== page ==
Loch Ness is undoubtedly most well known for its legend of the Loch Ness Monster, often called Nessie or Niseag in Gaelic. Rumors of a mysterious creature living in the lake have been around for centuries (with the earliest account being attributed to a record of the life of St. Columba in the 6th century), but it was not until the mid-1900s that the legend of a pleiosaur-like animal living in the lake spread outside of Scotland. Since then, there have been about 10,000 reported Nessie sightings. Many other lakes have also claimed to have their own monsters, including one in Japan and another in Turkey.

Regardless of whether or not there is a monster living in Loch Ness, the legend has become a part of the local culture. In 2003, a group called the South Loch Ness Heritage Group was founded to promote and preserve local culture through exhibitions, lectures and other activities.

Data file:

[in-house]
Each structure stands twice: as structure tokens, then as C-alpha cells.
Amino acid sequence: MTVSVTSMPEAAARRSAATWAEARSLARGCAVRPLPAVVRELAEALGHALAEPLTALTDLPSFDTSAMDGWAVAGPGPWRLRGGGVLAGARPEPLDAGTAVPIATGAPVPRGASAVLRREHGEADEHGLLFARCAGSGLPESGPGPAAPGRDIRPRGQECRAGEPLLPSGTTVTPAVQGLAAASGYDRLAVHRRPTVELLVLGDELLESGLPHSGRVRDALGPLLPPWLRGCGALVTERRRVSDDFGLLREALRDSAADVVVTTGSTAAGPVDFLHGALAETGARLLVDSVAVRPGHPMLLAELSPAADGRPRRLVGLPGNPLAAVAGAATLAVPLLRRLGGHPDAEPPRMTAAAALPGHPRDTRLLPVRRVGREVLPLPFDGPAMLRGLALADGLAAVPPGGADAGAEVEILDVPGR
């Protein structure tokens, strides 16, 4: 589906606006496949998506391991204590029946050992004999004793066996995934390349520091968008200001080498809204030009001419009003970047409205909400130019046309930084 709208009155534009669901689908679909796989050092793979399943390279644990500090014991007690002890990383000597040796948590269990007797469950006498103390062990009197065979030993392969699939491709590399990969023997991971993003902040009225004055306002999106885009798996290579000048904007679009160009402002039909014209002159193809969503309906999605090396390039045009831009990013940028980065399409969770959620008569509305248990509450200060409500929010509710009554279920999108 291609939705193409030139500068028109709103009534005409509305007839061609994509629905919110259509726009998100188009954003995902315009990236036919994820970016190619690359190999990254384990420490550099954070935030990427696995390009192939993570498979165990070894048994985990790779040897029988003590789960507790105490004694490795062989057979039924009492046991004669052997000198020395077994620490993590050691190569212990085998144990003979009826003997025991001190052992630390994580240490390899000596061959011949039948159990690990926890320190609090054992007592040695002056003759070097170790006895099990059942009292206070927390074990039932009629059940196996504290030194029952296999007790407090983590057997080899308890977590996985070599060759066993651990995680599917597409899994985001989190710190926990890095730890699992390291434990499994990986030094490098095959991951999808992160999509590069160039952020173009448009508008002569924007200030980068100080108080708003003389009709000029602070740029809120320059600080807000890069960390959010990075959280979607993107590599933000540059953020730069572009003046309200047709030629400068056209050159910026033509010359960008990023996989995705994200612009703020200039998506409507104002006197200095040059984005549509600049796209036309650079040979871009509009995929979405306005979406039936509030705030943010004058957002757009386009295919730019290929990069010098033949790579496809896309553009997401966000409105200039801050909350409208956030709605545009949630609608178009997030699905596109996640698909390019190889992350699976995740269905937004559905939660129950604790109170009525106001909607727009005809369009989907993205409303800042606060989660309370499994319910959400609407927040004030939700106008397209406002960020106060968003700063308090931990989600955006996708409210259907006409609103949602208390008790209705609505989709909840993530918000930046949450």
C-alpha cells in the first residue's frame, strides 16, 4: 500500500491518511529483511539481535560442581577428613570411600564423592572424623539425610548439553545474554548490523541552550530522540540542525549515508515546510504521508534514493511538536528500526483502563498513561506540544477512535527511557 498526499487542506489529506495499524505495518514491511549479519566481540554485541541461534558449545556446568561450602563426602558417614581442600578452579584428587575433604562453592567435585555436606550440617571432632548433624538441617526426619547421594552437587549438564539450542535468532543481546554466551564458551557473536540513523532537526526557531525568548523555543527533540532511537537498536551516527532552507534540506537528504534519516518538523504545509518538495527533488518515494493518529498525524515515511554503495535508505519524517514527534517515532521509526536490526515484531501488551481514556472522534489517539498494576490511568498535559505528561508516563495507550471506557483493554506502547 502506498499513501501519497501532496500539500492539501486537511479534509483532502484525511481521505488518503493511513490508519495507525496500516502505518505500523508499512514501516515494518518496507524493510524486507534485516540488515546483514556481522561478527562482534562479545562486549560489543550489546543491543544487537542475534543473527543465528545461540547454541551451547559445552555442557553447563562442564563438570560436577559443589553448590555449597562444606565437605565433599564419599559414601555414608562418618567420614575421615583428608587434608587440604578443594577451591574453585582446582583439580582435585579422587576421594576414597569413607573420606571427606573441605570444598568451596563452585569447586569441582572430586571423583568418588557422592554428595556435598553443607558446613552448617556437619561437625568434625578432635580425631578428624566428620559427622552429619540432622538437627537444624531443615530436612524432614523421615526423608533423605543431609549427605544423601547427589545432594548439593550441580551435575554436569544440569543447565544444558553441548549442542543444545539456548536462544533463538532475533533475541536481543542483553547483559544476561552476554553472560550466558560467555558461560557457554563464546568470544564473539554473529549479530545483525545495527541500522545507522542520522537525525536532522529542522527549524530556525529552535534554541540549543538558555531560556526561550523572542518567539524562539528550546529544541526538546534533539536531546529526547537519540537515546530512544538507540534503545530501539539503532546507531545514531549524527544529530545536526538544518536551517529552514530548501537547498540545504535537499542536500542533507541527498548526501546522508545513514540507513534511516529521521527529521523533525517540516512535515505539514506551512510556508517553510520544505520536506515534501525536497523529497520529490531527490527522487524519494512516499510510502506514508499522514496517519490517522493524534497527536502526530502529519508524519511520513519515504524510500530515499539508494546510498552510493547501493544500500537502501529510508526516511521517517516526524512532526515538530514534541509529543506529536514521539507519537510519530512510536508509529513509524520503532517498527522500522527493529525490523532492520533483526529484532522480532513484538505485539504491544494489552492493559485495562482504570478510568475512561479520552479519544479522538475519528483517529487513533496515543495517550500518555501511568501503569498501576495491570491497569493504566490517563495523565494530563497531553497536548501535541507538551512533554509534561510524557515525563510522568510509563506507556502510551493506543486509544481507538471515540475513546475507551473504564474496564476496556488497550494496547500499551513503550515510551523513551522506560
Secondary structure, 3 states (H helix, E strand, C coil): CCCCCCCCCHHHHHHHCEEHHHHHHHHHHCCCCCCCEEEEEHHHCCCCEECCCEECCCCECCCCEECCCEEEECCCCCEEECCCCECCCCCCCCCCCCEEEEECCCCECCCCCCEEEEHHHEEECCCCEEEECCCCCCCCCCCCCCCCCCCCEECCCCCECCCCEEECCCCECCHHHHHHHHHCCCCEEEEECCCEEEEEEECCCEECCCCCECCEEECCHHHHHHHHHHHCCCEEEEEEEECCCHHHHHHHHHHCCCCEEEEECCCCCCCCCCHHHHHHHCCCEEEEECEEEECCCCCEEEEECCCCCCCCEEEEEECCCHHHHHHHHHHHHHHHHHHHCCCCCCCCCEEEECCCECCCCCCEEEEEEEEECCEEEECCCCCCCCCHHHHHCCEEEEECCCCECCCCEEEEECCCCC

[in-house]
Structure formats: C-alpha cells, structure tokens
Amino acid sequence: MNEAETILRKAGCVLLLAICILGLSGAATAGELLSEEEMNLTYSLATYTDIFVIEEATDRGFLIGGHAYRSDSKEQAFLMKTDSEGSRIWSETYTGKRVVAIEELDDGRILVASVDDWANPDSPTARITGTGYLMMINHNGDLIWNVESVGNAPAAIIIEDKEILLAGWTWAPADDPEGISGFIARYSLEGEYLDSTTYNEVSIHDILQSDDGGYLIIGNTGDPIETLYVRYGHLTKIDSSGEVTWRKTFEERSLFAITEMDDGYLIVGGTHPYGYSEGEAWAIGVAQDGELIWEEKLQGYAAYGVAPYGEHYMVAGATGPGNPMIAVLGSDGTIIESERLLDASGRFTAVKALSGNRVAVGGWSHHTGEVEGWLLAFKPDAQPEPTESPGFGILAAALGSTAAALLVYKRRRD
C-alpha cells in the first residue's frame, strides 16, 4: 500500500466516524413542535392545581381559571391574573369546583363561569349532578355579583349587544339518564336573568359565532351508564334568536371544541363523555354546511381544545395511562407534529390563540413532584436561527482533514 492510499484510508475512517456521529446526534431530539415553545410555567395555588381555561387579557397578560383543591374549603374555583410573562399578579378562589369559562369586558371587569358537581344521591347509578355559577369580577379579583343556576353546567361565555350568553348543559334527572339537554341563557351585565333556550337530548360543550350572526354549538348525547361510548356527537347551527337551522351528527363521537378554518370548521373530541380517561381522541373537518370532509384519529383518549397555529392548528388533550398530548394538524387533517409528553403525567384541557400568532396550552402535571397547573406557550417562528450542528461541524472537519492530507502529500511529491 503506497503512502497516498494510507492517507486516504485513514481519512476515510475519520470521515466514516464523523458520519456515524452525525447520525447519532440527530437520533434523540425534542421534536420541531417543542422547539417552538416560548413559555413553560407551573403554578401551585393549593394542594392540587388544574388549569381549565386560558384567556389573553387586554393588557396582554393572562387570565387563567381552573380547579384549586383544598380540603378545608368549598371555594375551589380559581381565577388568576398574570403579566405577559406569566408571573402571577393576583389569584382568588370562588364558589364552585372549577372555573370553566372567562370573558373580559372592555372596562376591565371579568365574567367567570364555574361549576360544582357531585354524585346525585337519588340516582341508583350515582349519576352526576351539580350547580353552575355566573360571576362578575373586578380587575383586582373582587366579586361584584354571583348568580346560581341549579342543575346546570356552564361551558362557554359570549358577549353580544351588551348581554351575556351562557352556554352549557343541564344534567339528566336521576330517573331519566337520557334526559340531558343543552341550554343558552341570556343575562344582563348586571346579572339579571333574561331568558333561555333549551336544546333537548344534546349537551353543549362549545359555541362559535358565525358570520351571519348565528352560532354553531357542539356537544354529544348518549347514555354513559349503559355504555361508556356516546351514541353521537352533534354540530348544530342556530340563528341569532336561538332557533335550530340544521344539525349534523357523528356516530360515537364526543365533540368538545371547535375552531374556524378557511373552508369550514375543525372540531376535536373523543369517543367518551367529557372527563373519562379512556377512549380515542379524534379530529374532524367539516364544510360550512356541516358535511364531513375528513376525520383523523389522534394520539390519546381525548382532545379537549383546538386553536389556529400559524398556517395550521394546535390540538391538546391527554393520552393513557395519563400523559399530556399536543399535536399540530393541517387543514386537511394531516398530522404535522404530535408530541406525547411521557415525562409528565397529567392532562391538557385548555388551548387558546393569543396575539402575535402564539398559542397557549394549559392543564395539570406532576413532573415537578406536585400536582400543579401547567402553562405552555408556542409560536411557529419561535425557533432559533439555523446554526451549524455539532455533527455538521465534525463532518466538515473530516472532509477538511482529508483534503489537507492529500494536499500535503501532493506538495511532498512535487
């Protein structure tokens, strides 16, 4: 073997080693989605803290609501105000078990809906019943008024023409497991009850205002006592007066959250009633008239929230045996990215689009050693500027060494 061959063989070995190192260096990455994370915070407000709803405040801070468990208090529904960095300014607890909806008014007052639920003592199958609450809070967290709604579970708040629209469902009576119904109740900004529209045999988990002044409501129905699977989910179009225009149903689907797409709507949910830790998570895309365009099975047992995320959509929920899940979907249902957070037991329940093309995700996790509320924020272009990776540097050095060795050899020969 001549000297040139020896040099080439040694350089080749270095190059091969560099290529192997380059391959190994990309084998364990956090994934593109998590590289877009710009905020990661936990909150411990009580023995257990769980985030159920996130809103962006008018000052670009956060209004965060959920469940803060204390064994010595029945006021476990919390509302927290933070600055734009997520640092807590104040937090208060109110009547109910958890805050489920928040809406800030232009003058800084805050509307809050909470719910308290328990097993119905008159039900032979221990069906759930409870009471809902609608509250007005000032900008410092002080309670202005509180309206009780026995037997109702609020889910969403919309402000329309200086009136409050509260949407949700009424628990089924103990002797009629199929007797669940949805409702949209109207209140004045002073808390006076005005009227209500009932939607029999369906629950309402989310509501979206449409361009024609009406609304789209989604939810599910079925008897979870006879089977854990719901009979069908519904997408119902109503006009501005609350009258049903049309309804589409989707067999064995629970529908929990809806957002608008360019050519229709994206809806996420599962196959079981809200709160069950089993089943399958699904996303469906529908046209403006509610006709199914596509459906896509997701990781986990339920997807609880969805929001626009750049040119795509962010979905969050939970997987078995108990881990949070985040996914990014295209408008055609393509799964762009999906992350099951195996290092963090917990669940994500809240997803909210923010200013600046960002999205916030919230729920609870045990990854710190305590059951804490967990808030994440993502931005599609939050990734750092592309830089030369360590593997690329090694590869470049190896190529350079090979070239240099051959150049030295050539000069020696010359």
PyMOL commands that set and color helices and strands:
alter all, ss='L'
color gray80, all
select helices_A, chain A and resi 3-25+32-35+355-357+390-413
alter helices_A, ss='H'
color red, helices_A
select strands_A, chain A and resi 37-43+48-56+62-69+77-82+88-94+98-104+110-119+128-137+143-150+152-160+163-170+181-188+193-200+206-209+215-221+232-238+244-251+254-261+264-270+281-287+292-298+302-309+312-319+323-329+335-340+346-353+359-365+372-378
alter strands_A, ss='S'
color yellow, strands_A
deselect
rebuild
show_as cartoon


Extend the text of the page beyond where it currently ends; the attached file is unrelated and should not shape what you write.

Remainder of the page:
Even if you do not see the Loch Ness Monster on your visit, the beauty of the lake and the Scottish Highlands should make up for the disappointment. This region of great natural beauty is home to many museums, moors and picturesque villages that you will want to explore before returning home.